In baseball, Delta State University held a tournament consisting of high school travel teams at Ferriss Field earlier in the summer.
DSU head baseball coach Mike Kinnison said travel ball has been huge on the recruiting side of things.
“It’s provided players more exposure,” Kinnison said. “Now, we can see high school players, not only in their spring high school season, but we have a chance to see them in the summer and sometimes even in the fall. It does give us extended looks, and it does give them what would be the equivalent of another season almost. It helps season them and helps their maturity. I think it helps their development. Certainly from an exposure standpoint, it’s aided recruiting.”
Kinnison said he does feel the high school season enables him to see qualities in a player that he might not see when the player is playing for his club in travel ball.
“I believe the travel teams and that summer-fall circuit is certainly not quit as intense as the high school season if you can get to the state playoff or something like that,” Kinnison said. “You’re seeing how they perform under a crowd and under pressure with a lot on the line.
“Also, I think sometimes from my prospective when you’re watching the travel ball, it’s a tools evaluation. You might not always get a good read on how well they can do the little things like how good of a teammate they are or how coachable they are.”
Kinnison feels how much a player learns from travel ball depends on the team and the coaches he’s playing for during that period.
“You have some travel programs that are very advanced and competitive,” Kinnison said. “They play through the summer, and they play into the national playoffs and things like that. You always put a big value on that if you know a kid has gone through that process.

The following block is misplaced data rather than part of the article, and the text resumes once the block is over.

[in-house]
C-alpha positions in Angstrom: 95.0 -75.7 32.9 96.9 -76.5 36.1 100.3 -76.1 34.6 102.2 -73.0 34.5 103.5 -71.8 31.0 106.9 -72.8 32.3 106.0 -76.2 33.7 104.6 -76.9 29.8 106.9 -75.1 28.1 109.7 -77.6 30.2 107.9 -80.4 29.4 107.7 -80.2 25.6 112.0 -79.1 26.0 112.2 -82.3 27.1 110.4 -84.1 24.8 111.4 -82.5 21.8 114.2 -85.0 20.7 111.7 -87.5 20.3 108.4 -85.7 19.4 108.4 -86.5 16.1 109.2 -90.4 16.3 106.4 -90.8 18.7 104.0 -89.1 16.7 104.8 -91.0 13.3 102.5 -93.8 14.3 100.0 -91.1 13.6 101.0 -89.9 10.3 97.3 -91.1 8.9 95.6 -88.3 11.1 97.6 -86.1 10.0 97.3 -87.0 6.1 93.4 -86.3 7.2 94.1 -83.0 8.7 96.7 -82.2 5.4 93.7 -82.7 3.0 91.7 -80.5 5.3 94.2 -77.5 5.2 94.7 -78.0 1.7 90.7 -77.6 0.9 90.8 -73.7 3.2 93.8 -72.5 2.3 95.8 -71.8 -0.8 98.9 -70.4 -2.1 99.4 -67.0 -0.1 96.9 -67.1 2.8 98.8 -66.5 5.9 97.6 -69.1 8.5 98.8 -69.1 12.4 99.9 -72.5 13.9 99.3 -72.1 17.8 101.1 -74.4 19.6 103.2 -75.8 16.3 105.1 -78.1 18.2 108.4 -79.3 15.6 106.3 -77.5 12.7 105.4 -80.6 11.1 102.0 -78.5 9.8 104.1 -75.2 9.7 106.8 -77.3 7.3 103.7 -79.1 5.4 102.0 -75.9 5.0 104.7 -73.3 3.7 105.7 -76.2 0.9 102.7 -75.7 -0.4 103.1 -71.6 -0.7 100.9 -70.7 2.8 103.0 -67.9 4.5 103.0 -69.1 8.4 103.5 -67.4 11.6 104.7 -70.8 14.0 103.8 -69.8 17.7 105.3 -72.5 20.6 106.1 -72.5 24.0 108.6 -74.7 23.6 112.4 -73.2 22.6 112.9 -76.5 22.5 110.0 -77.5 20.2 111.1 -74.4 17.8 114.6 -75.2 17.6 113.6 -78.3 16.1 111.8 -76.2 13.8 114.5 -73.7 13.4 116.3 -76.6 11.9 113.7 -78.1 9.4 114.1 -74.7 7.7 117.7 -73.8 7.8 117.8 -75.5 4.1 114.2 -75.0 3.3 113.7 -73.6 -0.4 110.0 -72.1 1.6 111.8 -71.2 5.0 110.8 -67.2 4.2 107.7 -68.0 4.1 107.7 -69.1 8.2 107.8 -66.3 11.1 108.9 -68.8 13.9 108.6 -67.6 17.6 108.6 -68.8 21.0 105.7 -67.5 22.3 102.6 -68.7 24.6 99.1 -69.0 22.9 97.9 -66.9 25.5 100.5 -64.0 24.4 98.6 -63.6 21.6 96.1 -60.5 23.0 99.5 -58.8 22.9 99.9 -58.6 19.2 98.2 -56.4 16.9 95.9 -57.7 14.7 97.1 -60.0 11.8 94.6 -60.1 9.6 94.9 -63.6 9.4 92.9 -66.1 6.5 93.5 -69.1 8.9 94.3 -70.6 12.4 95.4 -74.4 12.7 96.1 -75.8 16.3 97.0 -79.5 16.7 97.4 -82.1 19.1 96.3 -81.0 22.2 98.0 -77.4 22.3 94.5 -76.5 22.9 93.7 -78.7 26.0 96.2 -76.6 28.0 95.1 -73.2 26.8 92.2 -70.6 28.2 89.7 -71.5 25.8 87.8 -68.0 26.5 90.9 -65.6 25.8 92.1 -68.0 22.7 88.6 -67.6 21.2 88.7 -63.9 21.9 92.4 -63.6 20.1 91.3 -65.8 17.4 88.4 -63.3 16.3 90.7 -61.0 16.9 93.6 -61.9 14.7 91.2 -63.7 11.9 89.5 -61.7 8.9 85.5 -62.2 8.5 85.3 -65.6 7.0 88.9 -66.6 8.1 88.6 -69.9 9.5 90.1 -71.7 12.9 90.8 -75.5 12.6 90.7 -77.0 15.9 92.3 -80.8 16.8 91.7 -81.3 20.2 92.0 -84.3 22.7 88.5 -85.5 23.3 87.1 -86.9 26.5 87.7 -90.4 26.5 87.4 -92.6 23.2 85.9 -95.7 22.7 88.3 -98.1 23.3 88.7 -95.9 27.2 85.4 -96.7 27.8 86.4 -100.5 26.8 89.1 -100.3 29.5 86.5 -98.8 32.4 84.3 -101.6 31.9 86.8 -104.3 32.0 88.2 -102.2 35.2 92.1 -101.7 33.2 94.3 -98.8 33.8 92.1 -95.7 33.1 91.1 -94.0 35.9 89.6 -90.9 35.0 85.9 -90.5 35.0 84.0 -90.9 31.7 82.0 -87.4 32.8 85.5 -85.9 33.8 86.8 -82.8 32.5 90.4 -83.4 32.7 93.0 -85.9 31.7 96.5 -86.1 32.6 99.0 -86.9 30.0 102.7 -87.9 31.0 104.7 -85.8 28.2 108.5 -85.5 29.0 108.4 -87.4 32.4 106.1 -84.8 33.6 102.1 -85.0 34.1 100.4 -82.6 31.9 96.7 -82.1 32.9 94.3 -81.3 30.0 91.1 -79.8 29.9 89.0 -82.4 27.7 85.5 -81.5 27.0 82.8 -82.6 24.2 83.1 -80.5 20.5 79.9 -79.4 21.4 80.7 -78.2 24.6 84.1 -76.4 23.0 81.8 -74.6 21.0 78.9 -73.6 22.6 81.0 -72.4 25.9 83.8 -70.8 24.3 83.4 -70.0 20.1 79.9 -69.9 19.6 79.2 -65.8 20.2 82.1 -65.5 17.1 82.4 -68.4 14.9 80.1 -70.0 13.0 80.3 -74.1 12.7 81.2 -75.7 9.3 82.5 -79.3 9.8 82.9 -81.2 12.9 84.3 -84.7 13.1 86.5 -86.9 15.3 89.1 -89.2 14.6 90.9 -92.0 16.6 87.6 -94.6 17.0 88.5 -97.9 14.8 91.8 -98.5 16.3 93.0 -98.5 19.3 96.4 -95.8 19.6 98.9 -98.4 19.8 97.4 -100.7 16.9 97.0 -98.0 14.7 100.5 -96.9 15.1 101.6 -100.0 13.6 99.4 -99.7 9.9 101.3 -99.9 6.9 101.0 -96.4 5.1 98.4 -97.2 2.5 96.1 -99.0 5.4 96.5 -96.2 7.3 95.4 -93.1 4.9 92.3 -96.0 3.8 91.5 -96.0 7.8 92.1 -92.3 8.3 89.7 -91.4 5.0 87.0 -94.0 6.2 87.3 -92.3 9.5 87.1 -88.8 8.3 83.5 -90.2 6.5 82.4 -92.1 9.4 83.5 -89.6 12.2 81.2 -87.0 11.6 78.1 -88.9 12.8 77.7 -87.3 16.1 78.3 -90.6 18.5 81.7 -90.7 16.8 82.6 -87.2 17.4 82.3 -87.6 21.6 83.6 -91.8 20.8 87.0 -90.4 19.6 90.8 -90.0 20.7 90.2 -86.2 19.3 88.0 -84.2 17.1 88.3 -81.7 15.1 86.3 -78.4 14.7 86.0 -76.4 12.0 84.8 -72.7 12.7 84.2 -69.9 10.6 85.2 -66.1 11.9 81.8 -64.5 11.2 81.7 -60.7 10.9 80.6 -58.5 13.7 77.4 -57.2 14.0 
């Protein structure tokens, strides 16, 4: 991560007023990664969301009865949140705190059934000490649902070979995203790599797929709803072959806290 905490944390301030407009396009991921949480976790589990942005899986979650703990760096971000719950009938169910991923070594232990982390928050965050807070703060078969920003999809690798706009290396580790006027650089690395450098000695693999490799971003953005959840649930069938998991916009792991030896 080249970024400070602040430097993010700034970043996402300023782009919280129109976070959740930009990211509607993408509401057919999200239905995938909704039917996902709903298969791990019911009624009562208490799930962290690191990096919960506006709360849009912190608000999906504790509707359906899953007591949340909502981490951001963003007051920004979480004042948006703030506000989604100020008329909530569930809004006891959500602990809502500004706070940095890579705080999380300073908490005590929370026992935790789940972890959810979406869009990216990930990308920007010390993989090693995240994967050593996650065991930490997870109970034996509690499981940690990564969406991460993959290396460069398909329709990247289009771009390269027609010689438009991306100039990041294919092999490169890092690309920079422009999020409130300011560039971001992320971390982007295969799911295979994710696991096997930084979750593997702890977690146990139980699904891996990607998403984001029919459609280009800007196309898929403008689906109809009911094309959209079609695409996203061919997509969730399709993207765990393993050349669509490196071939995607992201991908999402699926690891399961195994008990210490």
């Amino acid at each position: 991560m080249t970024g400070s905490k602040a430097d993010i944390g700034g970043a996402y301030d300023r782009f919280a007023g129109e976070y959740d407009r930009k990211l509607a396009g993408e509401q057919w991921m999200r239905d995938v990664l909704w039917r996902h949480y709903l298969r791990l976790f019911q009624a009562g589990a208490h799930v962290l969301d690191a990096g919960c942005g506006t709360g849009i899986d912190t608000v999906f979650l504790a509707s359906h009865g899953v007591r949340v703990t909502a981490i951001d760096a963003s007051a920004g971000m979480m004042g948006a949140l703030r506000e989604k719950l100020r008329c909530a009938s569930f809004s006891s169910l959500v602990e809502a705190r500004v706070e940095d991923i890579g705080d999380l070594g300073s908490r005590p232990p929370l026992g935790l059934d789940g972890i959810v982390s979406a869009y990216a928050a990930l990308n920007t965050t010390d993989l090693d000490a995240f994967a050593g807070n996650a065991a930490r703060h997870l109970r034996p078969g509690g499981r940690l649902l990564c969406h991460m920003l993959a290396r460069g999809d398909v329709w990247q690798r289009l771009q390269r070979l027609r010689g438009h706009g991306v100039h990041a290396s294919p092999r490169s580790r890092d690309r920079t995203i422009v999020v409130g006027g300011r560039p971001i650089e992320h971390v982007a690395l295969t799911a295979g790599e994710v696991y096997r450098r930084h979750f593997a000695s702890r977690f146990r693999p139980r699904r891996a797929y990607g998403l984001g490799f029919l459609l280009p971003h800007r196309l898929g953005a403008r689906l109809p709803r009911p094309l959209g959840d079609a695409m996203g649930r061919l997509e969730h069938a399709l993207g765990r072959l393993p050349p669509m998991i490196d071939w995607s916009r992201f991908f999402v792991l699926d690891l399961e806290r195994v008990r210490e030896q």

“Some are just groups that kind of come together and play a schedule. They play 20 games and then they’re done. From a coaching standpoint, we prefer that organization where they’re there every game. They have good coaching staffs and players can improve by being under them during those summer and fall periods.”
One of the biggest concerns across the nation in youth sports is overuse injuries.
Charles said parents have to be careful when they are having their kids compete in travel ball.
“There might be a situation where a parent is pushing the kid too much where the parent wants it more than the kid and the kid ends up quitting. I’ve seen that,” Charles said. “Summer ball now has become fall ball and late spring ball, so they’re playing more year round. I’d really say that they’re coming to college with more problems, more arm problems, leg problems and knee problems. I think you have to be careful, and you have to start at a young age being careful and not to ruin your body from overuse. They have to ice, they have to rest, they need to be in proper weight programs. They need to be in programs by people that know what they’re doing.”
Kinnison said players need to do the best job they can at taking care of themselves on a daily basis and always communicate with their coaches on how they feel. Kinnison also pointed out that coaches of the travel ball team need to be aware of the amount of playing time the athlete got during the high school season.
“I do think there should be some type of plan and agreement going into that travel season about how much the guy has pitched during the spring for his high school team,” Kinnison said. “I think they need to determine where he is as far as his workload and what he can handle that summer comfortably.”